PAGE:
What do I mean by random bits of information?
You run into a friend on the street. You haven’t seen this friend in a long time, and just want to make a quick note about the interaction. Or, there is a major news story. You want to note a quick summary of the event and today’s date.
All I do is send a text message to myself. My message is added to a note in Evernote called “Frank’s Journal.” It’s a log of the activities that happened during the month.
At the end of the month, I create a new note in Evernote, label it with the month and year, and cut and paste the content of Frank’s Journal there. Then I am ready to start again for the next month.
How I make it easy…through voice input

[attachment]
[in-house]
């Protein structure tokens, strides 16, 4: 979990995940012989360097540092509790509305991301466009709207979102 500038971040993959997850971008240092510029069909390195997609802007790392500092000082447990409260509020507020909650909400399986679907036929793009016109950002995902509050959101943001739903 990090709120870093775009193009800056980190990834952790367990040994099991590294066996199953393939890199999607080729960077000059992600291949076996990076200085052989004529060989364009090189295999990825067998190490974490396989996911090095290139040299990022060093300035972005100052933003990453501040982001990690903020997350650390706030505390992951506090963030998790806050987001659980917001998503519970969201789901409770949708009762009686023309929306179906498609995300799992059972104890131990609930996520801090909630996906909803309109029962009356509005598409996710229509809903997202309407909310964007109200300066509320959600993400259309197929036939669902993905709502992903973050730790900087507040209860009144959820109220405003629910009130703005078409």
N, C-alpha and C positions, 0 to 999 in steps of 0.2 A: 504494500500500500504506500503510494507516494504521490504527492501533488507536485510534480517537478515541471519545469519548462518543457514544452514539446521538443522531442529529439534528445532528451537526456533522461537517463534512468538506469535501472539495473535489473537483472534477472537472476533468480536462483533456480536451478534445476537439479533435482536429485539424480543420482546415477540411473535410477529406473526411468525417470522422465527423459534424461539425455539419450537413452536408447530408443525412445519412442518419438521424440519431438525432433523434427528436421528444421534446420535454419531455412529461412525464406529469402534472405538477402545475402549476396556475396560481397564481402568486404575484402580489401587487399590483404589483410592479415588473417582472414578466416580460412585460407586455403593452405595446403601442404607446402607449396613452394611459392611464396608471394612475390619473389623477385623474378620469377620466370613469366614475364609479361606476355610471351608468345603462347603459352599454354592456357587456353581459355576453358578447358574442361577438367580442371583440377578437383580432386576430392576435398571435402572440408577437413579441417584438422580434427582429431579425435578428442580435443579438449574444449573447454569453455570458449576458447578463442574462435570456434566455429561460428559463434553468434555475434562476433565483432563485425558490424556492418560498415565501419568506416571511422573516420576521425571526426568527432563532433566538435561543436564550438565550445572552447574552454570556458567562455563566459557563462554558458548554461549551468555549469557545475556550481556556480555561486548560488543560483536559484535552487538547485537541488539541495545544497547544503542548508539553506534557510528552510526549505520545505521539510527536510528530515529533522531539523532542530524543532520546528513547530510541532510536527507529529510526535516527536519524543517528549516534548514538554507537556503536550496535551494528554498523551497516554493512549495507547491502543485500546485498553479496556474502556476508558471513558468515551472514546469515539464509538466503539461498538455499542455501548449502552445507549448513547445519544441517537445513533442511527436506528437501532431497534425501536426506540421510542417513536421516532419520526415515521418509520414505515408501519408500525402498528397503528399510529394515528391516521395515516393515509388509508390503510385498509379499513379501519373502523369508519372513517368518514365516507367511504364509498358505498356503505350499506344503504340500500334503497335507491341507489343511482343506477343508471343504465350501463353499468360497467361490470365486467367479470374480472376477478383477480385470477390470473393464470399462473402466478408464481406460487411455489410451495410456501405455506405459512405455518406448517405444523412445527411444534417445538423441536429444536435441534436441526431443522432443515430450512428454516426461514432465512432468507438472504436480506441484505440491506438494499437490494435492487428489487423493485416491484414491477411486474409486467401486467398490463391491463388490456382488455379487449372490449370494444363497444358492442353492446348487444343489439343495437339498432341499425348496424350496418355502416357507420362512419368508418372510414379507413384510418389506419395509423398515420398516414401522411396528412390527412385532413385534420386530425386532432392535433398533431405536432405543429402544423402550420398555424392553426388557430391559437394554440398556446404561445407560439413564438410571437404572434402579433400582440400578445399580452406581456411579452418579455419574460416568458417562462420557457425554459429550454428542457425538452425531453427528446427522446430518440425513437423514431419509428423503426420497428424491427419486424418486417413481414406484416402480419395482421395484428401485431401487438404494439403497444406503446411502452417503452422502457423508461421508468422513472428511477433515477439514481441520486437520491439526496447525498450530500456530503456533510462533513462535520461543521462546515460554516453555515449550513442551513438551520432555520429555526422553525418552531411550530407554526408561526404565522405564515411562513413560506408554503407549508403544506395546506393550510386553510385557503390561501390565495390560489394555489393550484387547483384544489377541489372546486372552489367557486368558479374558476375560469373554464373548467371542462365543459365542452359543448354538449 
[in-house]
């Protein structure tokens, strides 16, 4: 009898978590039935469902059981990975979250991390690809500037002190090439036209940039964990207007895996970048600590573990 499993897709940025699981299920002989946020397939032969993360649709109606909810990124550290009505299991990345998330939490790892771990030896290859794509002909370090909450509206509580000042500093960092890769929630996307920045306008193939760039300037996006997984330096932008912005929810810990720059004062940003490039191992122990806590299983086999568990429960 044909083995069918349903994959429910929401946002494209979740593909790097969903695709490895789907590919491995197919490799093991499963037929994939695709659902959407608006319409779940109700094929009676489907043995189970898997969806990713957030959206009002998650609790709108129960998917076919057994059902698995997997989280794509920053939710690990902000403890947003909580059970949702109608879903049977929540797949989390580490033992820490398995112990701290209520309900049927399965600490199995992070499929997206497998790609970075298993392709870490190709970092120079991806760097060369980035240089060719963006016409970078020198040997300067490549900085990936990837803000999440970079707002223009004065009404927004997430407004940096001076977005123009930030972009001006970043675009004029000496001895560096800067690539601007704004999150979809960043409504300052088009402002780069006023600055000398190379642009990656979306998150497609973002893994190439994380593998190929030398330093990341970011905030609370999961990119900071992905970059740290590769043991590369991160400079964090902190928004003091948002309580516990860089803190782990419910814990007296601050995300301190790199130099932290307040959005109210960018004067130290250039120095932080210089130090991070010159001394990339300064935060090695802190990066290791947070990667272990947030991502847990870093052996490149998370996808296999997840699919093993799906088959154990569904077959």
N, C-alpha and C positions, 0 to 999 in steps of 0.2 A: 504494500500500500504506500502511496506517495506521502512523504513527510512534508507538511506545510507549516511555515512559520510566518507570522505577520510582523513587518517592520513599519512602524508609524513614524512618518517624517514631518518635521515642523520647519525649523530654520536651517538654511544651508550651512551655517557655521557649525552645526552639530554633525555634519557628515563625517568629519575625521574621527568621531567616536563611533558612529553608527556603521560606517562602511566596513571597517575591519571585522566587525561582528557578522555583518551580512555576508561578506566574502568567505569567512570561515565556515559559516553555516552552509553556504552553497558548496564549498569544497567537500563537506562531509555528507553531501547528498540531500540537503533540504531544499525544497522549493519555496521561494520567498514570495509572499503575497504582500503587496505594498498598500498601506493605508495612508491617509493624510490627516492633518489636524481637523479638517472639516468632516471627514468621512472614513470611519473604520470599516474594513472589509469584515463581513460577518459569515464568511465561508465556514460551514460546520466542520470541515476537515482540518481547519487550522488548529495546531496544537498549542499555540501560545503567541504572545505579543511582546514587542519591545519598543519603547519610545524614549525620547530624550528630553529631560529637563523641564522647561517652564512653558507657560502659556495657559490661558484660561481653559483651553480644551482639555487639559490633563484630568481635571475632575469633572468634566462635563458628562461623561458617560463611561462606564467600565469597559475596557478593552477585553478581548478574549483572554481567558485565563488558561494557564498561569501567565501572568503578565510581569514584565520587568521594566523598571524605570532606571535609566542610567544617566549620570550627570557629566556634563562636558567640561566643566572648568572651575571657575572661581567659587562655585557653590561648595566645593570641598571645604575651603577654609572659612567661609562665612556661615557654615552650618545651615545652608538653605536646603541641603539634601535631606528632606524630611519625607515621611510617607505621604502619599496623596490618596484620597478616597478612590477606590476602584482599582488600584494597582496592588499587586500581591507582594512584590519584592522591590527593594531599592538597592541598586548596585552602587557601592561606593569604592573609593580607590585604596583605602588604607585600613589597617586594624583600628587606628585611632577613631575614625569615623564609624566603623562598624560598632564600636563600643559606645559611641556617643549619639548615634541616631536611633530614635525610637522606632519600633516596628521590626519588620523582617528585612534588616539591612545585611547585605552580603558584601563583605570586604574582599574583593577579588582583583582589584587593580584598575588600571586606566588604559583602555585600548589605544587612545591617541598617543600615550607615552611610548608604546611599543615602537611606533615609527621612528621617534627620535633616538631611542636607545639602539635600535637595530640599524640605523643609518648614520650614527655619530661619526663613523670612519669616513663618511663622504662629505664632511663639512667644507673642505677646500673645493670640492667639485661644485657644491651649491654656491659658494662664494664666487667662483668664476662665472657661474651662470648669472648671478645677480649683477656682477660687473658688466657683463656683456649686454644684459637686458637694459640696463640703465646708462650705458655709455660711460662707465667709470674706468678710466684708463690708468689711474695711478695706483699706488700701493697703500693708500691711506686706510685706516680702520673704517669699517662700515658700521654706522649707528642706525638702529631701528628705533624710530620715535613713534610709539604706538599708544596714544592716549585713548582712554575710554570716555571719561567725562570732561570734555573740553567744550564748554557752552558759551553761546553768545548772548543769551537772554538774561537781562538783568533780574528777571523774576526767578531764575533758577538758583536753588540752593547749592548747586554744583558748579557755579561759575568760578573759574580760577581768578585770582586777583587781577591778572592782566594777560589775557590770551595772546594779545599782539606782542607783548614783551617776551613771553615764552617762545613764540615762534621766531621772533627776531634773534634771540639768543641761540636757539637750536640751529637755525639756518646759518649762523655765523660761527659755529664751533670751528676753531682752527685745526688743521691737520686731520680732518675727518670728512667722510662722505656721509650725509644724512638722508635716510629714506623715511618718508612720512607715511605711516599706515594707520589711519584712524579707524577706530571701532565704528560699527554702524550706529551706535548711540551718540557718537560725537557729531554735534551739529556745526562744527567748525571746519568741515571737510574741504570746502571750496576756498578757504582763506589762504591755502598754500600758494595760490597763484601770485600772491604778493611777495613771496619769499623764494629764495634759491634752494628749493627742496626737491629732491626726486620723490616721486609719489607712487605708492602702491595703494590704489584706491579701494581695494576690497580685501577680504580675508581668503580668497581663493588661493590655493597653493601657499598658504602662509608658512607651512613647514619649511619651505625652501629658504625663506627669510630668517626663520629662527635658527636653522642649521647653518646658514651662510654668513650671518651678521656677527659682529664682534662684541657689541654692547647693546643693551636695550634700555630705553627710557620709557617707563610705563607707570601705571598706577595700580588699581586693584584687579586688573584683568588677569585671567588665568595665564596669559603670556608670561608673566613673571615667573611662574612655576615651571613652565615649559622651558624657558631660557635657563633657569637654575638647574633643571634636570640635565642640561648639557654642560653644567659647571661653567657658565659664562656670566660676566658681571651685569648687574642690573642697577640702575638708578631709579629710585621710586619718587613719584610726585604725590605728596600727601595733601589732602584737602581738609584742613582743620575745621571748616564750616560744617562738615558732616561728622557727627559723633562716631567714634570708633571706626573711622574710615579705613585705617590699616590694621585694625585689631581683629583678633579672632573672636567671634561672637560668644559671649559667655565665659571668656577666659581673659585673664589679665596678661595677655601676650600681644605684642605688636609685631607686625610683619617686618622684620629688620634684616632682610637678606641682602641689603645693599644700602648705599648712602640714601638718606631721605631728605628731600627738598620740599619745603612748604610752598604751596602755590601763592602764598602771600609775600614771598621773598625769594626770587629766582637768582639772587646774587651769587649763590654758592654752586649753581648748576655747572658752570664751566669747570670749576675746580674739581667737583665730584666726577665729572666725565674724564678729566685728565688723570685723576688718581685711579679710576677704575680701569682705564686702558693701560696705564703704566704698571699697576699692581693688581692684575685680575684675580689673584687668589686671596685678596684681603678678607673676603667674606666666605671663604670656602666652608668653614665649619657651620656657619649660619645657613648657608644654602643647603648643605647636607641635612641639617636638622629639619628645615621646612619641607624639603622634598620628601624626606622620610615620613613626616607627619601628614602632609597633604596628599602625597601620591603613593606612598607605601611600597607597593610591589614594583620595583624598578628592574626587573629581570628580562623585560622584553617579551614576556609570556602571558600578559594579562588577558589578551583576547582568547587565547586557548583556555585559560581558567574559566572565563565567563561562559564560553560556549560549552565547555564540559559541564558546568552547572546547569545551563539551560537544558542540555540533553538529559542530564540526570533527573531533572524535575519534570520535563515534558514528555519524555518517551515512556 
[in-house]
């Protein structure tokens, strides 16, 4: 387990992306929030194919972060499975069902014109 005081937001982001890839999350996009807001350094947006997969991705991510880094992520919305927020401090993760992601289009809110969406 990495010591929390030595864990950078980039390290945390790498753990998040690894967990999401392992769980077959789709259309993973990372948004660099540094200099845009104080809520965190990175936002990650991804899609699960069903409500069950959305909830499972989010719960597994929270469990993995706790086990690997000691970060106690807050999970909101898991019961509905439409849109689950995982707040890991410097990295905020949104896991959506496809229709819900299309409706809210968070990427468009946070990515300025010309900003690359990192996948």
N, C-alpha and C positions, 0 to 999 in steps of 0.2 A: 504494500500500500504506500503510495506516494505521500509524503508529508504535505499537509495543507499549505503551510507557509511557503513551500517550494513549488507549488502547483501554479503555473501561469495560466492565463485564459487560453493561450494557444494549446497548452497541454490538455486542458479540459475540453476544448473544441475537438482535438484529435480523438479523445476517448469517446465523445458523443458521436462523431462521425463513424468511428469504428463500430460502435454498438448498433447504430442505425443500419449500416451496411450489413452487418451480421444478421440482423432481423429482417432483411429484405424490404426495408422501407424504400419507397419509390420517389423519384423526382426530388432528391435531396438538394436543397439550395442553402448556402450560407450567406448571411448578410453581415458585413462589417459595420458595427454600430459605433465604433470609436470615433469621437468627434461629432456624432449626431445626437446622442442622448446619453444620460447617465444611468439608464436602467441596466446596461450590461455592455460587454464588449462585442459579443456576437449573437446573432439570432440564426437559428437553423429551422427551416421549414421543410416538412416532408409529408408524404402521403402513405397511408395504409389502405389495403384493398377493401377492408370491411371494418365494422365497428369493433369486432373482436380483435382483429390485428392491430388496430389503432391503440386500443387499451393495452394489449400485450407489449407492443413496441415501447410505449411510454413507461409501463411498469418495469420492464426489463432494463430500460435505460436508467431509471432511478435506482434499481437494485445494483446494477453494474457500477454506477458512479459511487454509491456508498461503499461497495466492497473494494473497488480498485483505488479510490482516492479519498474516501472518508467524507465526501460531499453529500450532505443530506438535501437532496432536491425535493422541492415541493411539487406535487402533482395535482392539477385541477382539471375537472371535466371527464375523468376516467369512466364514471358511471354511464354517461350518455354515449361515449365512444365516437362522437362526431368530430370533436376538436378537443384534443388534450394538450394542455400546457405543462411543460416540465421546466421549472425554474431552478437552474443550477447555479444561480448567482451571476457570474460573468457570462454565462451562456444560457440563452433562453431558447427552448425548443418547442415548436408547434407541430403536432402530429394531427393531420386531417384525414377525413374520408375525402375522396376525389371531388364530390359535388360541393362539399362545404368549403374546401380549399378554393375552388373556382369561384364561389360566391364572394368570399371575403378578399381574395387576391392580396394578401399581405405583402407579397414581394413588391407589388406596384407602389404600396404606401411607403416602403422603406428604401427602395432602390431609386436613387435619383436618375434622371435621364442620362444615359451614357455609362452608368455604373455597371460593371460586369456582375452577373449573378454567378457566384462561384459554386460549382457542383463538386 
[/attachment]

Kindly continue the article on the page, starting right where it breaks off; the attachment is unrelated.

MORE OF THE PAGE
I’m doing this through If This Then That. Watch the video to see how you can create an applet to do the same thing.
If you want the instructions in writing, here they are:
- Go into If This Then That and create a new applet.
- For the trigger, choose “Android SMS.”
- IFTTT will ask for some information if you have not used text messaging with IFTTT before.
- Next, choose “New SMS sent to phone number.”
- Supply your own mobile number as the number to which texts will be sent.
- Then Click “Create trigger.”
- For the target, choose “Gmail.”
- If this is the first time you are using Gmail with IFTTT, you’ll be asked for information and permissions.
- Choose “Send an Email.”
- Your Gmail address should appear in the correct field.
- In the “To address” field, add your own personal Evernote email address. All paid users have an email address. If you do not know the address, open Evernote and click on your name in the upper left corner. Click on “Account Info.” On the next screen, scroll down to “Email Notes to.”
- In the Subject line, put the name of the note where you want the information to go. For e, the note is called “Frank’s Journal.”